Well, I enjoyed the weekend. I managed to get in two long runs as I look ahead to running this Sunday the half marathon in Pittsburgh. And I’m convinced that spring will be here in Northeast Ohio in another month or so. Yesterday provided a preview. So what’s this have to do with Pippa, Lara Logan and journalism?
When I run I noodle about what I’m going to write. I’ve done that for decades. The time on the concrete — spent totally alone these days — allows me to concentrate and many times even outline on my mind’s computer a blog post, article and so on. And I chuckled yesterday about the weird nature of blogging, especially when you are doing it for no apparent career-enhancing, commercial, political or monetary reason. Note to self: Don’t tell my wife this. She’ll think I’m wasting my time.
Many days I’ll get up and either before or immediately after a run in the early a.m. try to write and post something with at least a modest amount of substance and insight on topics that I believe are important: education, jobs, the economy, civility and so on. Hey, isn’t that the role of a pajama-clad citizen journalist — and journalism in general?
What I do know is that when I opine about Pippa’s underwear — or lack thereof — the number of readers spike to the point that my fingers start to sweat. Gee. I might actually be attracting an audience. Then reality returns when I get back to education, jobs, the economy, civility an so on.
Anyway, if that in any way reflects the nature of journalism these days — and what readers and viewers expect of journalists — are journalism degrees useless?
Here’s Alex Alvarez in Mediate, commenting on a story in The Daily Beast that ranks the 20 most useless degrees. And the one that heads the list: journalism.
Getting into a good university, as anyone will tell you, is hard work. Harder still is mustering up the confidence that your (often all too pricey) education will be put to good use, so that one does not find oneself spending an entire semester reading The Canterbury Tales in its original middle English (True. Effing. Story.) for nothing. It’s good to know ahead of time, then, that your degree has some sort of worth, that it will eventually lead to a well-paying job rife with opportunities for advancement. Which is exactly why I will dissuade my hypothetical children from majoring in journalism, and will instead force themgently urge them to consider a more potentially lucrative career path, like as becoming a Kardashian.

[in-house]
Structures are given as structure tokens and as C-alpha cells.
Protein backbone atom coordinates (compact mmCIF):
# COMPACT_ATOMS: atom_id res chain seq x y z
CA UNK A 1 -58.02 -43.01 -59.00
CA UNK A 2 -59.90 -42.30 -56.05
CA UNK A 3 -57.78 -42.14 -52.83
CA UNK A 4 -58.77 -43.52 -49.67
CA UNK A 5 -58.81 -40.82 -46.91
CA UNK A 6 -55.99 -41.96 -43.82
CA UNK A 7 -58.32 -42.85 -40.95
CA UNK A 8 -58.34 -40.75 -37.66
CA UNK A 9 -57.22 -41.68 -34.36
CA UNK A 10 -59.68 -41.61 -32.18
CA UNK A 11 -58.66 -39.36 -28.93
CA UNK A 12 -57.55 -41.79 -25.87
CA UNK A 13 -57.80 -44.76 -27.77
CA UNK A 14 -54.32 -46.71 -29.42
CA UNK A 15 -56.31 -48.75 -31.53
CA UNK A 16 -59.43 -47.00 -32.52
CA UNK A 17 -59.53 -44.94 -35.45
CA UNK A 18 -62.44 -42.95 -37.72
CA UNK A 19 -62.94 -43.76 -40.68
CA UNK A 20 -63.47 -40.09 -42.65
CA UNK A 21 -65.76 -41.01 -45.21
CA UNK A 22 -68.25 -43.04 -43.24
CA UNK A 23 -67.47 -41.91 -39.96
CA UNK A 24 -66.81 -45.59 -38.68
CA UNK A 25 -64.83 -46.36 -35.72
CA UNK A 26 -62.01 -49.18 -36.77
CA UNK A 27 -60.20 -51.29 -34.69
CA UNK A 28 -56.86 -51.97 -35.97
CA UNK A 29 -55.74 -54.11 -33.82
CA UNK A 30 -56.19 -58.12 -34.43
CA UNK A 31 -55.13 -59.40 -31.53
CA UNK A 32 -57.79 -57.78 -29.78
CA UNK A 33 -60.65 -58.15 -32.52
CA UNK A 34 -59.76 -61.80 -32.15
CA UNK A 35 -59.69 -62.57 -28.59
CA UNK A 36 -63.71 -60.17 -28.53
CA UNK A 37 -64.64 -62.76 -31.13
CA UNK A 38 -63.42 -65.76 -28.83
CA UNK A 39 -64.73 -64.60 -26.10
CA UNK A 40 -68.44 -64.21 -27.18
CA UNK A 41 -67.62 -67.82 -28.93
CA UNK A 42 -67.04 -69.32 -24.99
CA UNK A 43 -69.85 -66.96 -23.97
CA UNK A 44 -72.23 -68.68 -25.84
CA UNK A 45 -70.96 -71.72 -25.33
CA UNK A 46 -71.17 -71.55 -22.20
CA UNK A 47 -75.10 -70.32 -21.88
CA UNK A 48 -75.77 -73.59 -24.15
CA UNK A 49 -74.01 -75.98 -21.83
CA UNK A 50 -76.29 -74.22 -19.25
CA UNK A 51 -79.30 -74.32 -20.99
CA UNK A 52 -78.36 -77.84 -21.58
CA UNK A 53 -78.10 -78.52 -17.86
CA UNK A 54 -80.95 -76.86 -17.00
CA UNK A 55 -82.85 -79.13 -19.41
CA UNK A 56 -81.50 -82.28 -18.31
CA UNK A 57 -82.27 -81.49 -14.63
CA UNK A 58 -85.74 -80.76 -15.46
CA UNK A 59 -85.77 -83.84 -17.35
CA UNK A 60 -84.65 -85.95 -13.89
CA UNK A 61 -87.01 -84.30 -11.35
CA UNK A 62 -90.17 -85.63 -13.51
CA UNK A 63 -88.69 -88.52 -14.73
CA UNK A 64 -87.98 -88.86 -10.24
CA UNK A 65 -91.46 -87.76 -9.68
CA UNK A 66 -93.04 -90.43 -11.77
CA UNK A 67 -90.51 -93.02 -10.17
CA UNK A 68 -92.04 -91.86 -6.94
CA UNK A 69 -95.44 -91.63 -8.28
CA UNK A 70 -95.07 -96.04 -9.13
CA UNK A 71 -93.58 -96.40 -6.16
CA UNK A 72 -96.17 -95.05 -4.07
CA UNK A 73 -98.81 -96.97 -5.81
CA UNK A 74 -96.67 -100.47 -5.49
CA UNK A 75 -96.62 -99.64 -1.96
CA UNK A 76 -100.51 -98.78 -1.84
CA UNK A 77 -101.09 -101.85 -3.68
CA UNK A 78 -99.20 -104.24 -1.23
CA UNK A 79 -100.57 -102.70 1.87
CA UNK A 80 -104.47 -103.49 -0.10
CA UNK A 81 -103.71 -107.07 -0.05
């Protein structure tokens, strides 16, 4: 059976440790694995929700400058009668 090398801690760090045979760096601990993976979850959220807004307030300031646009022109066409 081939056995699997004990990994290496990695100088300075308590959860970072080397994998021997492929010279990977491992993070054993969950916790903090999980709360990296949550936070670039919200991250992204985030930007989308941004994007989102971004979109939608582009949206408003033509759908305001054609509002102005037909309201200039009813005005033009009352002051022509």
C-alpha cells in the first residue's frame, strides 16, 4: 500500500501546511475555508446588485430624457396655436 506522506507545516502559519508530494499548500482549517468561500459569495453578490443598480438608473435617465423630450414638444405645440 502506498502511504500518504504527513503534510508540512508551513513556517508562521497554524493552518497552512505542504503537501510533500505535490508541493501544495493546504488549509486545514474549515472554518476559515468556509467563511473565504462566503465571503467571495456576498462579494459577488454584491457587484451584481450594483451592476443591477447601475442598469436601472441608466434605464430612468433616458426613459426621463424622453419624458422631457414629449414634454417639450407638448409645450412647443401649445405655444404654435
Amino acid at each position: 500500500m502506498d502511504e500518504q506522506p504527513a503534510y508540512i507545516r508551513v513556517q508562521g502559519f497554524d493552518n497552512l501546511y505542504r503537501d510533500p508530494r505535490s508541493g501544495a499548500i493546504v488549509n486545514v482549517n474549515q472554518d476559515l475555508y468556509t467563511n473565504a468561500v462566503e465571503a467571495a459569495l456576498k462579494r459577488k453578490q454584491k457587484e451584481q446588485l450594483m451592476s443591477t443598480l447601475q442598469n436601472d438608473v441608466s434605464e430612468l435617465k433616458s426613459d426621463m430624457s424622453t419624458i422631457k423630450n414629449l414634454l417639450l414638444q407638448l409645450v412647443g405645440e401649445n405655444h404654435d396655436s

Using data from the U.S. Bureau of Labor Statistics and Payscale (a salary comparison database of sorts), The Daily Beast ranked the 20 most useless degrees. Journalism comes in at number 1, just narrowly beating out “underwater basketweaving” and “fluffer.” The site paid special attention to factors such as start and mid-career salary levels for the profession most associated with said degree (“writing brochure copy for a travel agency in suburban New Jersey”), expected change in job opportunities within a decade, and the expected percentage change in available jobs within a decade.
Well, I have two degrees in journalism. And I always figured it to be a good way to get a liberal arts education — while still developing a skill that might allow you to ask questions other than: “Dude, you want fries with that?”
And maybe The Daily Beast does have it right. Journalism degrees in this age of Twitter, Facebook, smart phones and so on may be useless.
And maybe journalist is the wrong descriptor now for those people who aren’t just sitting around in their pajamas, but who are willing to put time and effort into gathering information, checking the facts and trying to get it correct, and then conveying the stories to readers and viewers in a variety of media.
Lara Logan talked recently with 60 minutes and other news outlets including the NYT about her being sexually assaulted by a mob in Egypt while reporting about the wave that swept Mubarak from office in the early days of the Arab Spring.
And Bill Keller had an interesting and informative article in the NYT mag yesterday about the dangers facing combat photographers.
I don’t know whether Lara Logan or the combat photographers mentioned in Keller’s article have journalism degrees.
But I do know that without them — and thousands of others like them — we sure wouldn’t have much of a clue as to what is going on in the USA, let along around the world.
OK. For me, it’s back to Pippa.
Alert the search engines.